Libriomancer has a lovely premise. Basically, books are magical. The more people you’ve had that have read the same edition of a given book, the more possible it is to magically pull various objections out of said book. Gutenberg took this principal with his first Bibles and founded an organization of Libriomancers that have existed up to the present day.
I love how many different ways Hines finds to use objects from various books (many I’ve read or at least heard of):
Of course, once you had yanked Conan the Barbarian’s sword out of a book to fight off a rabid weresquirrel, “impossible” lost a lot of its punch.
“Normal?” she repeated. “Yesterday you fed me cake from Wonderland so we could ride your spider into a magical basement and fight a vampire.”
Isaac, the main character is a Libriomancer’s librarian, cataloguing new books for all of the havoc that can be wrecked with them. He’s thrown into something of a war between the Libriomancers and various species of vampire (classified by Latinized versions of their author’s names) and things escalate from there. There are occasional info dumps that interrupt the flow of the book, but for the most part it grabs you and won’t let go.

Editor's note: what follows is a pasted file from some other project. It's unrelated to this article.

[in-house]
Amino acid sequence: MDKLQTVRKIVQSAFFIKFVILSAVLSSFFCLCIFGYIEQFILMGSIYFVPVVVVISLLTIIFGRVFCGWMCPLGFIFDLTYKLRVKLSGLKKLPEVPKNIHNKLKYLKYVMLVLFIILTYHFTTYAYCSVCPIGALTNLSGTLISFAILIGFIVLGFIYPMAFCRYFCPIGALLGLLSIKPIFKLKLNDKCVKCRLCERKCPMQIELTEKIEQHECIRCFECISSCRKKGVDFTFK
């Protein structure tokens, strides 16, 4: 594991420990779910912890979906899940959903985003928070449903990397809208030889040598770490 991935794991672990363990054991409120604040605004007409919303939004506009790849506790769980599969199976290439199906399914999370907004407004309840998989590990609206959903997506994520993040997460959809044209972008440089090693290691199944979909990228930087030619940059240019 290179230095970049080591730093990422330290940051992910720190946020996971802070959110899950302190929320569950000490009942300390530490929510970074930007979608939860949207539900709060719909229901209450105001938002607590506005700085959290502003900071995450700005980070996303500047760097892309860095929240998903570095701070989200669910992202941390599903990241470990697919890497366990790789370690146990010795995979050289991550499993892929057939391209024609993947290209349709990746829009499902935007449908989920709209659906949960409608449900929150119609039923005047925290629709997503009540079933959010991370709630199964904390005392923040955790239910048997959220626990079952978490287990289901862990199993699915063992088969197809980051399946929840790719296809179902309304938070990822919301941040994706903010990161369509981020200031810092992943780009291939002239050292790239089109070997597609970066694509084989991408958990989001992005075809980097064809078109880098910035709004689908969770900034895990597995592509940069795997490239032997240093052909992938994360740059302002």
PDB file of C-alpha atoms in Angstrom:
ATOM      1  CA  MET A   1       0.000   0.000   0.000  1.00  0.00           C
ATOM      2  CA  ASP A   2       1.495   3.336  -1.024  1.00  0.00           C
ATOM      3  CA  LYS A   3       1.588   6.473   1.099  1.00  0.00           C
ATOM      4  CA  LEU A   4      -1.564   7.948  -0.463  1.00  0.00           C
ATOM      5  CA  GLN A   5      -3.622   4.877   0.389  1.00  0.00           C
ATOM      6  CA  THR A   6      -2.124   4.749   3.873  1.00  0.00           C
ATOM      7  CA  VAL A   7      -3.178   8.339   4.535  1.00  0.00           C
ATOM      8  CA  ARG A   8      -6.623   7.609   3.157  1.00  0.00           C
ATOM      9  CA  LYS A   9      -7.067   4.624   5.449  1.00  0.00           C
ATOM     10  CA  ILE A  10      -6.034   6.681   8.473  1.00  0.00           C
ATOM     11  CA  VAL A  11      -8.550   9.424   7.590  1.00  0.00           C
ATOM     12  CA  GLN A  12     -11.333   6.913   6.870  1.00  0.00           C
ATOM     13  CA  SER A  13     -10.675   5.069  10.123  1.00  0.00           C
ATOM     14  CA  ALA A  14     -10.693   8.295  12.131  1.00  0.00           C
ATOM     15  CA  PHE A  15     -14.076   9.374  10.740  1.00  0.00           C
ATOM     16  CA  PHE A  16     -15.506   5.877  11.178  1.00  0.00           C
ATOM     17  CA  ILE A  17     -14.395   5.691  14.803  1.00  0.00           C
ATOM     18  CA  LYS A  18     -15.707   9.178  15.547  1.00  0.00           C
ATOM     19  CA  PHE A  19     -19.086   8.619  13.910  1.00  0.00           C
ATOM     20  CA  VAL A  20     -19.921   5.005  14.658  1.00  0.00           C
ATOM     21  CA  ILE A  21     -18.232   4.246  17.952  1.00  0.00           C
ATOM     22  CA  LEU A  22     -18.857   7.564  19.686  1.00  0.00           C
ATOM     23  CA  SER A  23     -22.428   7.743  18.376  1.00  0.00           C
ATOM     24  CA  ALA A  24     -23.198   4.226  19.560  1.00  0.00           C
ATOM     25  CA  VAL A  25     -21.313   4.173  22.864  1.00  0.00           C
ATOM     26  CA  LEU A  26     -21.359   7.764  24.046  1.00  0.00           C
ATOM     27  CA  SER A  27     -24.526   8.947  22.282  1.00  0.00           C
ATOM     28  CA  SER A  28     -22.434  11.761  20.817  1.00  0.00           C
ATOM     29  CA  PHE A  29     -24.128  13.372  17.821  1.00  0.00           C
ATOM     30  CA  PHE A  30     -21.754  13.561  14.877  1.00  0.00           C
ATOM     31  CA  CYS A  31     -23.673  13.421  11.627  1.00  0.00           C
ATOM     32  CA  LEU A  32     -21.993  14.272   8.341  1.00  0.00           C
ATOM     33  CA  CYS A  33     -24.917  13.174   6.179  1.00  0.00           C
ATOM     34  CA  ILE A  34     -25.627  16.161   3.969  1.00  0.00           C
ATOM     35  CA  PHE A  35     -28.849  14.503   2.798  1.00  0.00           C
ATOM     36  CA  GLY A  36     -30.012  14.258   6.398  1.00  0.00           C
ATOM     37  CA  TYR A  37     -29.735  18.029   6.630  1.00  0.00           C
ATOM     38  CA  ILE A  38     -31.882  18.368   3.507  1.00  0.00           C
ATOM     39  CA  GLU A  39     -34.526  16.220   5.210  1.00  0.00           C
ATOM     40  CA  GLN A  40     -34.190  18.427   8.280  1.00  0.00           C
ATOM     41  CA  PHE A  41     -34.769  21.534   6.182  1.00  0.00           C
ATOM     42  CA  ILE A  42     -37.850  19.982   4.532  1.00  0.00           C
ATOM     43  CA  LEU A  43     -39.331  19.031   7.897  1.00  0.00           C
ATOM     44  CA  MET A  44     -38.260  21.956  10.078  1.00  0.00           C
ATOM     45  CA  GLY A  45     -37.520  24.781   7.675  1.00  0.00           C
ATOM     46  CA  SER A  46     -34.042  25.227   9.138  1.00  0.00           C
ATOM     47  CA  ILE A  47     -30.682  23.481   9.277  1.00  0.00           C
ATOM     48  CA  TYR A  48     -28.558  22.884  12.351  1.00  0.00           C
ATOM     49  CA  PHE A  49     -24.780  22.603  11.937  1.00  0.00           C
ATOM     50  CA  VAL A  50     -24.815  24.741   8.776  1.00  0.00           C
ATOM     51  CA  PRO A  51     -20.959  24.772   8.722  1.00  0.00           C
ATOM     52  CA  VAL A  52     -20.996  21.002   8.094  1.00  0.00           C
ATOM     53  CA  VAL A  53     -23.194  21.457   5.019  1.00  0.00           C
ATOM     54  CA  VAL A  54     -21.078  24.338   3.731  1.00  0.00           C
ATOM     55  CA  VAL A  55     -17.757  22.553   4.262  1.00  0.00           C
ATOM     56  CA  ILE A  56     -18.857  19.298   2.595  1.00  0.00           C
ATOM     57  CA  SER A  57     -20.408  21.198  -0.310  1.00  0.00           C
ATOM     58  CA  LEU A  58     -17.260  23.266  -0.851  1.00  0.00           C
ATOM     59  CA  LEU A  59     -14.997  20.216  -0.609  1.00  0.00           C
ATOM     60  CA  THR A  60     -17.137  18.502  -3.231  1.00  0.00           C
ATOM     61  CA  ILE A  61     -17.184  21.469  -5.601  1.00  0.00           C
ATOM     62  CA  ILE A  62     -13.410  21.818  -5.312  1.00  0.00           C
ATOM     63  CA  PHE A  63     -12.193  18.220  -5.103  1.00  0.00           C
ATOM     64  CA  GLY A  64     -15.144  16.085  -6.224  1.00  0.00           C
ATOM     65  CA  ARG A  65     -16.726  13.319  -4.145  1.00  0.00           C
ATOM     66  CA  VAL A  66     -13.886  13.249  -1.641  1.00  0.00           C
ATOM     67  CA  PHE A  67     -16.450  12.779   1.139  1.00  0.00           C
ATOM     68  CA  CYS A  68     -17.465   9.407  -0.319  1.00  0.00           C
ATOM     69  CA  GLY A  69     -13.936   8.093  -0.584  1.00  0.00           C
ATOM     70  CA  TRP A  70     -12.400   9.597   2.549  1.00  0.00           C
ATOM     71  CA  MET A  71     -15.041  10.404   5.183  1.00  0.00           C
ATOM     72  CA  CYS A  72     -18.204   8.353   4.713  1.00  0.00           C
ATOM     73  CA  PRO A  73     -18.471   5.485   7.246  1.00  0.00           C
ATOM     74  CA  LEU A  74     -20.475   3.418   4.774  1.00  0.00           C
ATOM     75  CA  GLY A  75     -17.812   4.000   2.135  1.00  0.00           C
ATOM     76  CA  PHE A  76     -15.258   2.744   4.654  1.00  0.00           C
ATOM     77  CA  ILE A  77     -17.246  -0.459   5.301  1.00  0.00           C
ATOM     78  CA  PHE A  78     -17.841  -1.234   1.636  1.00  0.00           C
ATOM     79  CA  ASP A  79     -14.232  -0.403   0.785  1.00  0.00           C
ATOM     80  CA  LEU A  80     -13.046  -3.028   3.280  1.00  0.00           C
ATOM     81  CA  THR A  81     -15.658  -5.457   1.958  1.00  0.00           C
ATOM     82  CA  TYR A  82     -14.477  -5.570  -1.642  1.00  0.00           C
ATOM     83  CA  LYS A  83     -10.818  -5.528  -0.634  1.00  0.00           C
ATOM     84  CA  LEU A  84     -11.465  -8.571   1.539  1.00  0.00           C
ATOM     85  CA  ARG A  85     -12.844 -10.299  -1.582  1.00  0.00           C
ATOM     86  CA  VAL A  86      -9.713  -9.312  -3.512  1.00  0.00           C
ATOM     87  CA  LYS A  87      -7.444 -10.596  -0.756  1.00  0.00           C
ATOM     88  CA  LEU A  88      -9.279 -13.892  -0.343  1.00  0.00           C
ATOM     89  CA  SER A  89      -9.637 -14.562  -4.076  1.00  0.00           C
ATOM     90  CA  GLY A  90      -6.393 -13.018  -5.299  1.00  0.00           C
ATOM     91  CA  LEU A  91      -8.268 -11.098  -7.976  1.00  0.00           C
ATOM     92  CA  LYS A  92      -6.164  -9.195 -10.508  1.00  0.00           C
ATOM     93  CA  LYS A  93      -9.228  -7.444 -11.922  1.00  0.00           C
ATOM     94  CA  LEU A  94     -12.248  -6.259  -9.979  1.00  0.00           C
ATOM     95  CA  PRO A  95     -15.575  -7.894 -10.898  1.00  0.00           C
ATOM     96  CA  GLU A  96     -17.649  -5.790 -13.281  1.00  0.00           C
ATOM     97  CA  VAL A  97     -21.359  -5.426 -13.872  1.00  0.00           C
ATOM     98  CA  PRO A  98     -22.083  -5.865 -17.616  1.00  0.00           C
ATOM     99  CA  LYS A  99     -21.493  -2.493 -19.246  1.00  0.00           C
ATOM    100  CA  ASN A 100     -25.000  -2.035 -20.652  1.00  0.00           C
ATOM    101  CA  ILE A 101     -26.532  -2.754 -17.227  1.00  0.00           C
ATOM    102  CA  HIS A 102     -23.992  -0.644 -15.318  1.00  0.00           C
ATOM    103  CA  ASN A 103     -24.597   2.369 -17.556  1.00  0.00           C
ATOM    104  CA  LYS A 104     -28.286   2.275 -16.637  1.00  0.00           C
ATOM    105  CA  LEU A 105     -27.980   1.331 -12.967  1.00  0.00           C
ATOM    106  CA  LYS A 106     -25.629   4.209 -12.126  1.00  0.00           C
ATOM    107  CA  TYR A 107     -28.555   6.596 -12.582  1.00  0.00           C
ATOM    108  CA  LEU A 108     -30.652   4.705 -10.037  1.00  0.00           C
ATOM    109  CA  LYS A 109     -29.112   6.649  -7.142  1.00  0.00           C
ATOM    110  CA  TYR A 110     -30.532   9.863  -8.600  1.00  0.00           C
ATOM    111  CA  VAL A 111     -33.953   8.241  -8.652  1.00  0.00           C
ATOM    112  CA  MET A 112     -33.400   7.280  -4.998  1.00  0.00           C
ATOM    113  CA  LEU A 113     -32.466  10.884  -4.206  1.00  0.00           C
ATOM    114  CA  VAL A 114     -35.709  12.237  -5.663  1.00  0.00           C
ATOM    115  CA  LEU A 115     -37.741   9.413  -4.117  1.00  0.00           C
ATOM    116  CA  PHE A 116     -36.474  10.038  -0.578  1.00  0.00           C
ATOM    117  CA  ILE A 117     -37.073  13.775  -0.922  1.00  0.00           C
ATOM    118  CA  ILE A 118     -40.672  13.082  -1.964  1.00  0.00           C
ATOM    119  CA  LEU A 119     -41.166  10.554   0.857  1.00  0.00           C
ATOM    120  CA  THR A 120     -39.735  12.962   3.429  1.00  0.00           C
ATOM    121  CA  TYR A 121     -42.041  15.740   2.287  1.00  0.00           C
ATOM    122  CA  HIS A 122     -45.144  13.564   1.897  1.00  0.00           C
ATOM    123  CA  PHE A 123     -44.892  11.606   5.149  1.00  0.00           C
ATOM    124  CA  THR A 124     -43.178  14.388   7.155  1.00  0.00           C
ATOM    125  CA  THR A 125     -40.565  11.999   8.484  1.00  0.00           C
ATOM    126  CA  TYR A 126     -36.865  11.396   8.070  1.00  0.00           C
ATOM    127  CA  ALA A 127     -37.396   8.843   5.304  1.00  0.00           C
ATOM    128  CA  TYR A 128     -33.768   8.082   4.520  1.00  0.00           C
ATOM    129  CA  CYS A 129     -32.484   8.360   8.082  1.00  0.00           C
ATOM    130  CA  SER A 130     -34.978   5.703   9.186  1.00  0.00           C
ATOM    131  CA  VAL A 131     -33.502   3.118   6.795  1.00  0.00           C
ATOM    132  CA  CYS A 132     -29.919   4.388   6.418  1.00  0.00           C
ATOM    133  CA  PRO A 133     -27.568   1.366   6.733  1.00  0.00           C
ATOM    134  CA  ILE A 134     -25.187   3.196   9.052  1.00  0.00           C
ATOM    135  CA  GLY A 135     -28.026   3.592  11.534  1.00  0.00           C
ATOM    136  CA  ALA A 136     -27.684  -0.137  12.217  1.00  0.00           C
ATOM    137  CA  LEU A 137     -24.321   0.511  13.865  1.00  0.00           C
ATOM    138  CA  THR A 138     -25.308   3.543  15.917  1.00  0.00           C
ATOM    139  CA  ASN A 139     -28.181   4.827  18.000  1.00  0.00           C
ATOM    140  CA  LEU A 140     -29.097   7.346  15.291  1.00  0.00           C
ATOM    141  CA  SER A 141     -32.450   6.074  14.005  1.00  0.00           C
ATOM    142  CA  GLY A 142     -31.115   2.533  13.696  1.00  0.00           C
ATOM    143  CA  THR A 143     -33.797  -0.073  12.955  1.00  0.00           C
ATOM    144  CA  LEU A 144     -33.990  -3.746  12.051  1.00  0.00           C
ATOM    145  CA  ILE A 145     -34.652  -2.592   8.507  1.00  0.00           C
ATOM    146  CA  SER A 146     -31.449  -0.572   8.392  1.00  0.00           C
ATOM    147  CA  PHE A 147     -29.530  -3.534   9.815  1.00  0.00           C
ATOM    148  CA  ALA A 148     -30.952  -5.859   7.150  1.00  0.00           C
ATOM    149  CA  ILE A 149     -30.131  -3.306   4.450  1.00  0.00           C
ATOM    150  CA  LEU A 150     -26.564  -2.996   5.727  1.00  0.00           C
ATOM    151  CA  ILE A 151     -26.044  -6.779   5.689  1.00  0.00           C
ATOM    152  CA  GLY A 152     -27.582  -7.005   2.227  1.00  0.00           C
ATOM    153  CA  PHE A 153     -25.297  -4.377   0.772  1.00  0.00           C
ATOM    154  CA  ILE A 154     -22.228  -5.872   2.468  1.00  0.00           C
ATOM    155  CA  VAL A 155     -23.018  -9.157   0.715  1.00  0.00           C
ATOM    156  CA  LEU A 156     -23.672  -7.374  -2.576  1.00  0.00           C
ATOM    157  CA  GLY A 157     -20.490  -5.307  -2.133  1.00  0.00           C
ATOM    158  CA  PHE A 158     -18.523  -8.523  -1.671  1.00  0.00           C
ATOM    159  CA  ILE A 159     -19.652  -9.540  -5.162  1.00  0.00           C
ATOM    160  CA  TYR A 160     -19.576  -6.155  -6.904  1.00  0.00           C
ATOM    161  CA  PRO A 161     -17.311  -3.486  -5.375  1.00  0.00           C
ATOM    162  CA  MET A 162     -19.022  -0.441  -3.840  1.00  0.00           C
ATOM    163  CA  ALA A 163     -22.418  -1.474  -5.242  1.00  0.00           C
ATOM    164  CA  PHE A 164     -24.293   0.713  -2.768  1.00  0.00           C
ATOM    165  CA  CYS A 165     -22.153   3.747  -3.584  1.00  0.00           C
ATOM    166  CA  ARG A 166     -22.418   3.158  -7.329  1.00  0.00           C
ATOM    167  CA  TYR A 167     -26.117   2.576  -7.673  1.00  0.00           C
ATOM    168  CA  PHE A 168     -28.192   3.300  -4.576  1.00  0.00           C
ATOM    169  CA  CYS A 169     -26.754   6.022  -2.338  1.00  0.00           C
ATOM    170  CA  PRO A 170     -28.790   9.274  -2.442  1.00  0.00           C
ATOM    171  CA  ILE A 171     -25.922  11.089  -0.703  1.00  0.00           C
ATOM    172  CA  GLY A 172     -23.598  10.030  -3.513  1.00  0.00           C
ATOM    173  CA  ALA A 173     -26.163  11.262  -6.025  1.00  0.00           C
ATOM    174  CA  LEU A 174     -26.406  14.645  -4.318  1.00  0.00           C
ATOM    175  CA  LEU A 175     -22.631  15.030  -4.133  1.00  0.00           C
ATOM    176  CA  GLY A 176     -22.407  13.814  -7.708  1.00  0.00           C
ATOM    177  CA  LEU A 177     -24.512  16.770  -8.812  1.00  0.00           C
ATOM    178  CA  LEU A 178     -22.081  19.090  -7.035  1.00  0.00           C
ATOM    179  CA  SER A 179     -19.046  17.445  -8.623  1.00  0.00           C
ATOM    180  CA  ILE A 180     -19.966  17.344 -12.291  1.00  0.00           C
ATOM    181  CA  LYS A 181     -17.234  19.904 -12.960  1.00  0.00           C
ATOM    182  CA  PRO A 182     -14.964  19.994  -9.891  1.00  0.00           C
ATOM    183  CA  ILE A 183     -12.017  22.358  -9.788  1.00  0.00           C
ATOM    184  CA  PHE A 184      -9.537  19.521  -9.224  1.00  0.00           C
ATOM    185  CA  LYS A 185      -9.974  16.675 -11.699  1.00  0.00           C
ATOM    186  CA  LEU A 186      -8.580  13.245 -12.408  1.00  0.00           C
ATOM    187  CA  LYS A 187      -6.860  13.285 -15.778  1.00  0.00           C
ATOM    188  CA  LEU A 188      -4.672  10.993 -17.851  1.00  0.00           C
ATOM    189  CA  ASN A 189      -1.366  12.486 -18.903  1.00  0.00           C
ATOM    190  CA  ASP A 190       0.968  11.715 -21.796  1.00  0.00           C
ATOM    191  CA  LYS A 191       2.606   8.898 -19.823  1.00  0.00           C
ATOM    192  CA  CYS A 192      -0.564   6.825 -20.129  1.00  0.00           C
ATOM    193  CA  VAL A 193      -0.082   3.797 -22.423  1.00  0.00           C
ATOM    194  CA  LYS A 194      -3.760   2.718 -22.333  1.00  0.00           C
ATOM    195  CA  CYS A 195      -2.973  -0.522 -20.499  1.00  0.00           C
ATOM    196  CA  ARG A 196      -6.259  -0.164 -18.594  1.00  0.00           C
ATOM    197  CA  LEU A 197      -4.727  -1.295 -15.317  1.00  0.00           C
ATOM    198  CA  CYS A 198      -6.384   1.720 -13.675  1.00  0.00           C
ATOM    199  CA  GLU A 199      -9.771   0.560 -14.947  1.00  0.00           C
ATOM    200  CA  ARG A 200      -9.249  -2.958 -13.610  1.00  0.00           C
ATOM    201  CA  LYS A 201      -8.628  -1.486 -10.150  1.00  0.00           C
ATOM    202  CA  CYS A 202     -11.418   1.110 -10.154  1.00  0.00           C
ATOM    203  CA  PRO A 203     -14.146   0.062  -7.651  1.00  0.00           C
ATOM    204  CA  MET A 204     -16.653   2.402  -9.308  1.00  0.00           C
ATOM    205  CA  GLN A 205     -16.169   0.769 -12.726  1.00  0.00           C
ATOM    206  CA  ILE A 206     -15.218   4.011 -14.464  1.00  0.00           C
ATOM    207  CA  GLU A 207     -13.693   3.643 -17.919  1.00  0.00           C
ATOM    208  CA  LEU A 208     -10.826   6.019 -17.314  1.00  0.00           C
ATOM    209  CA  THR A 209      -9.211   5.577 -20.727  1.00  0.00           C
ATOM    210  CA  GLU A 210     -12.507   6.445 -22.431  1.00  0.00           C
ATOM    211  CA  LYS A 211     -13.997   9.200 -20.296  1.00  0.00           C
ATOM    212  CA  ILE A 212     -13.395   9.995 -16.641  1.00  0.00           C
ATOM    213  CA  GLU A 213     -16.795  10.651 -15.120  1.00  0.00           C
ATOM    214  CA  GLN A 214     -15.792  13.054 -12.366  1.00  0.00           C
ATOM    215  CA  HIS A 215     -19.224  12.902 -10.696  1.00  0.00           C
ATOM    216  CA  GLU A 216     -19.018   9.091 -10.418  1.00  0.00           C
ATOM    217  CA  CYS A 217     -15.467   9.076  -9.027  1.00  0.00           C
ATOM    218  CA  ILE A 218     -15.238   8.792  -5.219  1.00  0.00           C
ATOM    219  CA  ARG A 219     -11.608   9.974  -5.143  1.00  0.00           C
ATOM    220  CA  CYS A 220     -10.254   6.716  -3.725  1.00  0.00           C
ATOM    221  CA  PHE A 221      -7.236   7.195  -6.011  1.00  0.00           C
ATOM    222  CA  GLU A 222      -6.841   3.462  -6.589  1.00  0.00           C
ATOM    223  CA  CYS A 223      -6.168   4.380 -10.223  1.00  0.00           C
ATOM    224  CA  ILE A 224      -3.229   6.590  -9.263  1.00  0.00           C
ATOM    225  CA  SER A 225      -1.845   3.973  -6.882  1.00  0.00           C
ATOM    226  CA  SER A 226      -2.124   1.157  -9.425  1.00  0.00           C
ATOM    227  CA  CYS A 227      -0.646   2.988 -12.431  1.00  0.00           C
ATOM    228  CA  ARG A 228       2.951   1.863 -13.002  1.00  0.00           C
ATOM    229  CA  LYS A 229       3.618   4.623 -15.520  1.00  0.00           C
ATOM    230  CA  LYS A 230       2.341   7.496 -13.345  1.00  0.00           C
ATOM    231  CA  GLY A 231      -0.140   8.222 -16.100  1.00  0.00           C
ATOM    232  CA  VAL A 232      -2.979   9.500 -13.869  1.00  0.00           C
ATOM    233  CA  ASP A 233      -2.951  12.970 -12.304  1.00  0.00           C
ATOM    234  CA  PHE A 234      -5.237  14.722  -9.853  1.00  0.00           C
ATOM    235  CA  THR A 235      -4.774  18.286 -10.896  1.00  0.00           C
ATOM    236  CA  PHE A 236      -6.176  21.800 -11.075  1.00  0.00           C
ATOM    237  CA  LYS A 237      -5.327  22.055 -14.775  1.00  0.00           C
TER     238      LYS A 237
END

There are all sorts of neat scenes, but the final showdown with the big bad’s minions is pretty spectacular.
I fell for close to a minute before slamming face-first into the moon.
And that’s not even the particularly spoilerly bit.
Other than info dumps, the other part of this book that tended to rub me the wrong way was Lena the Dryad. She gets around the ‘pull a person out of a book and they come out mad’ by having been pulled out as an acorn. That much is pretty cool, but she also comes with a magical compulsion to find a lover and mold herself to their interest and desires. Without that compulsion, I liked the character. With it, it’s just creepy.
Overall though, neither the infodumps nor Lena’s compulsion were enough to truly detract from this book. I quite enjoyed it and am looking forward to the rest of the series.